Online Resources, McLean, VA, a provider of e-commerce services to financial institutions, will launch a direct mail test campaign in March to help convert its clients' customers from home online banking users to online bill paying customers.
According to Ron Bergamesca, senior vice president of product and consumer marketing at Online Resources, the campaign will target more than 30,000 customers from a cross-section of the 315 banks and credit unions it provides services for.
“The goal is to get the people who monitor their bank accounts and transactions online to use the bill paying portion of the offered services,” he said.
The test will start in the latter part of March. Bergamesca said the pieces are still being designed but they will contain educational information on the service and its benefits.
“The piece is going to be a conversion package as opposed to an acquisition package,” he said. “We will be providing them with a specific offer as well. There will either be a free trial period of two to three months where they can use the service or a premium cash reward.”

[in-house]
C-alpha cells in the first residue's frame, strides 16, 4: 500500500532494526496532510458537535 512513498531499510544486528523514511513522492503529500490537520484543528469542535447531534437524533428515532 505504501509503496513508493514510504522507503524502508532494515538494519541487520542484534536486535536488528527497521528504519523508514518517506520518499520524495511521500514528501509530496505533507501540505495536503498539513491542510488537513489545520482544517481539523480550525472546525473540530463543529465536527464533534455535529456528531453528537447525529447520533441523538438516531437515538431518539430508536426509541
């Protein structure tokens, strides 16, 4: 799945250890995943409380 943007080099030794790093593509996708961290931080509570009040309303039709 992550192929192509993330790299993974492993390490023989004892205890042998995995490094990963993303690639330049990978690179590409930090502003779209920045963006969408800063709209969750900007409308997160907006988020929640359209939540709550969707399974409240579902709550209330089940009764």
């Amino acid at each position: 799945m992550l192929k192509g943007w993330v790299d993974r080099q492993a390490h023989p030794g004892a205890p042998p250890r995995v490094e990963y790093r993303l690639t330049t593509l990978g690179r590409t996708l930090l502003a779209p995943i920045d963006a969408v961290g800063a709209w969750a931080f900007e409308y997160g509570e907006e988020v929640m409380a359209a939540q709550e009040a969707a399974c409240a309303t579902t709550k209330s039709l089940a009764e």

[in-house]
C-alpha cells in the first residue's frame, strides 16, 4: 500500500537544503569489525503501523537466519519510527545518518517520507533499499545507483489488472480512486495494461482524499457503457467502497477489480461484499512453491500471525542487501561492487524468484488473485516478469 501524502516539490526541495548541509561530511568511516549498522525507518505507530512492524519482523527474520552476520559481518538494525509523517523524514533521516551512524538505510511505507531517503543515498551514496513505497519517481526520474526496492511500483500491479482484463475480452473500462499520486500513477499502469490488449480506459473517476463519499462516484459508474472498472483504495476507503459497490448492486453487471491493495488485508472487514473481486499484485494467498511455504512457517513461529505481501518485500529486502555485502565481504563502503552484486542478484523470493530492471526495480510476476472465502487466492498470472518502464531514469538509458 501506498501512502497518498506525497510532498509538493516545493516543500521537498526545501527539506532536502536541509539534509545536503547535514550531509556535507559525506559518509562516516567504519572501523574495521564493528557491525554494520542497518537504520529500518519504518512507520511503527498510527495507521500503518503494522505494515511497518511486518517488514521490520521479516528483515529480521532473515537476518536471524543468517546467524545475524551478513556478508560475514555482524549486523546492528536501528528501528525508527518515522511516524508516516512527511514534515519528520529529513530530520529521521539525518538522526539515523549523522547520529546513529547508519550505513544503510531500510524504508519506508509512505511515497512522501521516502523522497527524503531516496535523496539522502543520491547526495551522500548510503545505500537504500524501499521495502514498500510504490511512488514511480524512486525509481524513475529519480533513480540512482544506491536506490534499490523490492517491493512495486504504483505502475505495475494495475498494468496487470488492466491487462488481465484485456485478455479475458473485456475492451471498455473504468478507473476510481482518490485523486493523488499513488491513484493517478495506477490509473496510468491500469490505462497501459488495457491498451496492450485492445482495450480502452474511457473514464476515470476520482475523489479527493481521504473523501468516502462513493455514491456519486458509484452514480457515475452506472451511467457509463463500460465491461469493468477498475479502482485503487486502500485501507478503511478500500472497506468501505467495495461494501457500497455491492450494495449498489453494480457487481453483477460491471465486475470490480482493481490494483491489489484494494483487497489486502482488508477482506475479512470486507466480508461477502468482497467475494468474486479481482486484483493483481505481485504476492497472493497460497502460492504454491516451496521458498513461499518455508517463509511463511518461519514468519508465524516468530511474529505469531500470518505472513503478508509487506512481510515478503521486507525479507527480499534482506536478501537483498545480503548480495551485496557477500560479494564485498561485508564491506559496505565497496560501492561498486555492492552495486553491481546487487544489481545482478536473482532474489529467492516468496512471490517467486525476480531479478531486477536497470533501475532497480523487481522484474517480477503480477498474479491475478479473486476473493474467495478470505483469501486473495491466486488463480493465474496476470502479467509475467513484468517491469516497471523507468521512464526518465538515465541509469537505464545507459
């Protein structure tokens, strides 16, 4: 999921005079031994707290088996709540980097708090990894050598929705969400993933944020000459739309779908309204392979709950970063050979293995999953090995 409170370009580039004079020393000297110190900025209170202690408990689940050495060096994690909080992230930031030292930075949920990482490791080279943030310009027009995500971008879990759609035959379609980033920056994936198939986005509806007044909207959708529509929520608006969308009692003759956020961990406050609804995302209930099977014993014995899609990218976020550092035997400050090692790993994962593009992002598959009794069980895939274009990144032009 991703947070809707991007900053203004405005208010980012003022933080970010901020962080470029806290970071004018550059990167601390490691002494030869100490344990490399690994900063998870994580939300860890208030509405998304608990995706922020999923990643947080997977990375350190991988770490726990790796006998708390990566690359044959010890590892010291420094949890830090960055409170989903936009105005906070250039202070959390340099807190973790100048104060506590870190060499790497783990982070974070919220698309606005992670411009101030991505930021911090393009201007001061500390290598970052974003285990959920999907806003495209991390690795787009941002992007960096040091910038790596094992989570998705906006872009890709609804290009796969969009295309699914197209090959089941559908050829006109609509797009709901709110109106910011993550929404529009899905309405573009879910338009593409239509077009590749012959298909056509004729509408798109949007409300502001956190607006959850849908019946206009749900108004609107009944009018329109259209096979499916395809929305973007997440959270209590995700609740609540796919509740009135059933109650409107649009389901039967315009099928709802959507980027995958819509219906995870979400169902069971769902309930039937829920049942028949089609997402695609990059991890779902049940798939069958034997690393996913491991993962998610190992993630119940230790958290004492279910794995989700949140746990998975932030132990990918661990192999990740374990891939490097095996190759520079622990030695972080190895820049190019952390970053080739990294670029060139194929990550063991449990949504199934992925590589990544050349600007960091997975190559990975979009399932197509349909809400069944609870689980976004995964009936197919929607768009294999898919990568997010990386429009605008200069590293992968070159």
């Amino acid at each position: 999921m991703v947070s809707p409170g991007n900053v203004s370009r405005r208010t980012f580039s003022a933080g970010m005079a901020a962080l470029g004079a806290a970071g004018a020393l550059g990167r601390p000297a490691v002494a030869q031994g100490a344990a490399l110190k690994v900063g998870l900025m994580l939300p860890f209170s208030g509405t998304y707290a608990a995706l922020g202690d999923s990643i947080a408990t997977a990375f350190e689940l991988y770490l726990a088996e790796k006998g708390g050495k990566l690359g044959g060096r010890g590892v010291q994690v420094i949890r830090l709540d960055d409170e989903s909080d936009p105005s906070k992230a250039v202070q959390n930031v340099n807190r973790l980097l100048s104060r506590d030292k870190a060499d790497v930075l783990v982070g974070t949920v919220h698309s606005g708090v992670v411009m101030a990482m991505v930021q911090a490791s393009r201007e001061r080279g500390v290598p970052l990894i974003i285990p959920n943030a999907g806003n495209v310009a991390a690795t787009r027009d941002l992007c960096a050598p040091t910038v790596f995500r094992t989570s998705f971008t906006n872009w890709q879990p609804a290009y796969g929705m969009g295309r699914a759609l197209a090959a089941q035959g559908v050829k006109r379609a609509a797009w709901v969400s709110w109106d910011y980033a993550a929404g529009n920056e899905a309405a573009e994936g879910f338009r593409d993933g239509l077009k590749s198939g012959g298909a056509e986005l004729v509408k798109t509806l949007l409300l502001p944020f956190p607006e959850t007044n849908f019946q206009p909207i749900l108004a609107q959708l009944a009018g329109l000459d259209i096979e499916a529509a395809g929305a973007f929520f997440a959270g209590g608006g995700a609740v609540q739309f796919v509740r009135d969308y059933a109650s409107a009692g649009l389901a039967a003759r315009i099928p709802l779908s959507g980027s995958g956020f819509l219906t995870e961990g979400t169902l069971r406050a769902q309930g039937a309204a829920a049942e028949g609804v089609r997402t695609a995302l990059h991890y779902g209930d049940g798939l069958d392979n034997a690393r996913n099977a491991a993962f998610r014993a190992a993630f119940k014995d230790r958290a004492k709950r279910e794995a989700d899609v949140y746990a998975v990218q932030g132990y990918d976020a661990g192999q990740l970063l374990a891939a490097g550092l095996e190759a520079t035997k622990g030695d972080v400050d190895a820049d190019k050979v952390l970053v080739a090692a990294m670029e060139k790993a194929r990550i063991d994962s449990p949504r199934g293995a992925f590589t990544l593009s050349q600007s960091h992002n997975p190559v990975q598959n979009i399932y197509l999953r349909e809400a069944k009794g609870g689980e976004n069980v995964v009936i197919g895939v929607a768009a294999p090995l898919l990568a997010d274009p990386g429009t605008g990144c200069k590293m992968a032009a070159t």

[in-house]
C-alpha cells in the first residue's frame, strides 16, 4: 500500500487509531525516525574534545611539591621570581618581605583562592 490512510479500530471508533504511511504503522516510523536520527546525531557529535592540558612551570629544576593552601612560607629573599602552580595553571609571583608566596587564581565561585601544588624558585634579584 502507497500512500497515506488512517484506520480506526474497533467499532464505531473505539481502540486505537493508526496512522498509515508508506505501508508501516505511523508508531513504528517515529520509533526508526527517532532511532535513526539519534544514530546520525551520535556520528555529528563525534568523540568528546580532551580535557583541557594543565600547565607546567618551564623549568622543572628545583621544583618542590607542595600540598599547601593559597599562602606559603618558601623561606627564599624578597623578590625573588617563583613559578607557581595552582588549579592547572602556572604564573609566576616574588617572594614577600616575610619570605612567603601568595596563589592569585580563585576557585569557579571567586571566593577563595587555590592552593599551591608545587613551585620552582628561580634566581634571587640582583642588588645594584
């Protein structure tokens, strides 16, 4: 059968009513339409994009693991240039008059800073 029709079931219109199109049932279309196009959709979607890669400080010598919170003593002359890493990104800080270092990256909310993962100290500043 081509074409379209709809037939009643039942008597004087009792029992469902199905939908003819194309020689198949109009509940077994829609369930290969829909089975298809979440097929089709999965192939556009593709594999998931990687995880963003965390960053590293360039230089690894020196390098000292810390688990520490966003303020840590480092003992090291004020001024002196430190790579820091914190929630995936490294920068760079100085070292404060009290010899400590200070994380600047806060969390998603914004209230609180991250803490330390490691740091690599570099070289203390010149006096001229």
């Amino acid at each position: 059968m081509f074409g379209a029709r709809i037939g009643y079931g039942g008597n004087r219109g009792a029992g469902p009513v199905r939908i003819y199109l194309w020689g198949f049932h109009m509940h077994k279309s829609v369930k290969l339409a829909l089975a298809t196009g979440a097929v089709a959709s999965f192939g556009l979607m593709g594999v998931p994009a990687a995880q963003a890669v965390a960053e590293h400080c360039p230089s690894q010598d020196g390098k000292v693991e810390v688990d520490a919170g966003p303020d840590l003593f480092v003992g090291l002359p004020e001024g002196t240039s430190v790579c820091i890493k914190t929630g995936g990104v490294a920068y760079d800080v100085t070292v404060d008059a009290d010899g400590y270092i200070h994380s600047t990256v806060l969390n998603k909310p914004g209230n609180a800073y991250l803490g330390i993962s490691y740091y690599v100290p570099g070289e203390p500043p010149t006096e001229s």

According to spokesman Robert Griendling, the test will drop 30,000 to 40,000 pieces.
Aside from tracking respondents, Online Resources will identify which of its institutions have the highest percentage of customers most likely to respond and become online bill paying customers. Its clients range from $60 billion institutions to small credit unions and community banks.
If the test is a success, Bergamesca said it plans a major roll out of the campaign by summer to the balance of its clients' remaining customers.
“Online Resource recognizes the need for these banks to get people to take part in online banking and that the marketing of it is one of the most important things,” said Ed Neumann, a bank consultant focusing on e-banking issues. “It's all about the marketing of it, providing consumers with the information and benefits of the service and educating them. The struggle for all banks will be getting over 10 percent of their accounts to participate.”
Neumann said trends indicate that within the next five years, 15 percent to 20 percent of all consumers will be participating in online banking.
According to Griendling, currently 6 percent of the people in the country with bank accounts participate in online banking services.
Follow-up mailings to those who don't respond are being considered, Bergamesca said. “We'll want to see if all they need to try the service is a reminder,” he said.
Other mediums for marketing the service are being considered such as e-mail messages, telemarketing campaigns, statement stuffers and branch incentive programs.